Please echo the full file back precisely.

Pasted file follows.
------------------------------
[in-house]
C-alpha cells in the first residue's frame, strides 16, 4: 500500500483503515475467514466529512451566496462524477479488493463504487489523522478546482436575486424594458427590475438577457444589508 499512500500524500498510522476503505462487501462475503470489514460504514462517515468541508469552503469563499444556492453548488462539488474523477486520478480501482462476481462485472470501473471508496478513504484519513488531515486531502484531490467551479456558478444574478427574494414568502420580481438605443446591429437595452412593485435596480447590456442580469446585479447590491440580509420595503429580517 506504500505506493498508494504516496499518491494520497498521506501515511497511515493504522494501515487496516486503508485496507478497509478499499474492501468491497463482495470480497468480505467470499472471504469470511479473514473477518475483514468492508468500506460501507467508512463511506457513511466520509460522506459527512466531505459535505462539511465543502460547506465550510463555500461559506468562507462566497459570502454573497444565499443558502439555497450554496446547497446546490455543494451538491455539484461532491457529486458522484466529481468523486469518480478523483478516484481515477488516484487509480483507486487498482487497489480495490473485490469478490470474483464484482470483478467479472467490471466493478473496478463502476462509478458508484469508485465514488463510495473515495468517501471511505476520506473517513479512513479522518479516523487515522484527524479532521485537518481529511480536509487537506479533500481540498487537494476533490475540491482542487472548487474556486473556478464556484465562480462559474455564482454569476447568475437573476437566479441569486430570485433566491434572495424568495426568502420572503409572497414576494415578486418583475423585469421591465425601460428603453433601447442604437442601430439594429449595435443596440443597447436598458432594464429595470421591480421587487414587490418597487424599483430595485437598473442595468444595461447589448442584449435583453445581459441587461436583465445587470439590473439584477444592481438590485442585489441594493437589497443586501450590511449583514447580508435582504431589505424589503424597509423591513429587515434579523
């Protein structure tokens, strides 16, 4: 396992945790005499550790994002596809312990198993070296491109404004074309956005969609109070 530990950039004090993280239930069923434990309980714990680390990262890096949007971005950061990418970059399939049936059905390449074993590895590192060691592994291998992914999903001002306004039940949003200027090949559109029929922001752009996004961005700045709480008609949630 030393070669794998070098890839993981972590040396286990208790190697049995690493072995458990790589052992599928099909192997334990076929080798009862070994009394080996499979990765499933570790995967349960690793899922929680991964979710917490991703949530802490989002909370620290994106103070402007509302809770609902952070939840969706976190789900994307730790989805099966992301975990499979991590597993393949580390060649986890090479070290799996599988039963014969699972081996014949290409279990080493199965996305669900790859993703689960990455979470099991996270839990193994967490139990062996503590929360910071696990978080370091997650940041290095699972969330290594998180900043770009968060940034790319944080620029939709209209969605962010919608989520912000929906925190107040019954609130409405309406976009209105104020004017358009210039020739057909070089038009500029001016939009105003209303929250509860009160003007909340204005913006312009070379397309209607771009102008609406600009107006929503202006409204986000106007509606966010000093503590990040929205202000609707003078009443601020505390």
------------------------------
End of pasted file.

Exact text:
[in-house]
C-alpha cells in the first residue's frame, strides 16, 4: 500500500483503515475467514466529512451566496462524477479488493463504487489523522478546482436575486424594458427590475438577457444589508 499512500500524500498510522476503505462487501462475503470489514460504514462517515468541508469552503469563499444556492453548488462539488474523477486520478480501482462476481462485472470501473471508496478513504484519513488531515486531502484531490467551479456558478444574478427574494414568502420580481438605443446591429437595452412593485435596480447590456442580469446585479447590491440580509420595503429580517 506504500505506493498508494504516496499518491494520497498521506501515511497511515493504522494501515487496516486503508485496507478497509478499499474492501468491497463482495470480497468480505467470499472471504469470511479473514473477518475483514468492508468500506460501507467508512463511506457513511466520509460522506459527512466531505459535505462539511465543502460547506465550510463555500461559506468562507462566497459570502454573497444565499443558502439555497450554496446547497446546490455543494451538491455539484461532491457529486458522484466529481468523486469518480478523483478516484481515477488516484487509480483507486487498482487497489480495490473485490469478490470474483464484482470483478467479472467490471466493478473496478463502476462509478458508484469508485465514488463510495473515495468517501471511505476520506473517513479512513479522518479516523487515522484527524479532521485537518481529511480536509487537506479533500481540498487537494476533490475540491482542487472548487474556486473556478464556484465562480462559474455564482454569476447568475437573476437566479441569486430570485433566491434572495424568495426568502420572503409572497414576494415578486418583475423585469421591465425601460428603453433601447442604437442601430439594429449595435443596440443597447436598458432594464429595470421591480421587487414587490418597487424599483430595485437598473442595468444595461447589448442584449435583453445581459441587461436583465445587470439590473439584477444592481438590485442585489441594493437589497443586501450590511449583514447580508435582504431589505424589503424597509423591513429587515434579523
């Protein structure tokens, strides 16, 4: 396992945790005499550790994002596809312990198993070296491109404004074309956005969609109070 530990950039004090993280239930069923434990309980714990680390990262890096949007971005950061990418970059399939049936059905390449074993590895590192060691592994291998992914999903001002306004039940949003200027090949559109029929922001752009996004961005700045709480008609949630 030393070669794998070098890839993981972590040396286990208790190697049995690493072995458990790589052992599928099909192997334990076929080798009862070994009394080996499979990765499933570790995967349960690793899922929680991964979710917490991703949530802490989002909370620290994106103070402007509302809770609902952070939840969706976190789900994307730790989805099966992301975990499979991590597993393949580390060649986890090479070290799996599988039963014969699972081996014949290409279990080493199965996305669900790859993703689960990455979470099991996270839990193994967490139990062996503590929360910071696990978080370091997650940041290095699972969330290594998180900043770009968060940034790319944080620029939709209209969605962010919608989520912000929906925190107040019954609130409405309406976009209105104020004017358009210039020739057909070089038009500029001016939009105003209303929250509860009160003007909340204005913006312009070379397309209607771009102008609406600009107006929503202006409204986000106007509606966010000093503590990040929205202000609707003078009443601020505390």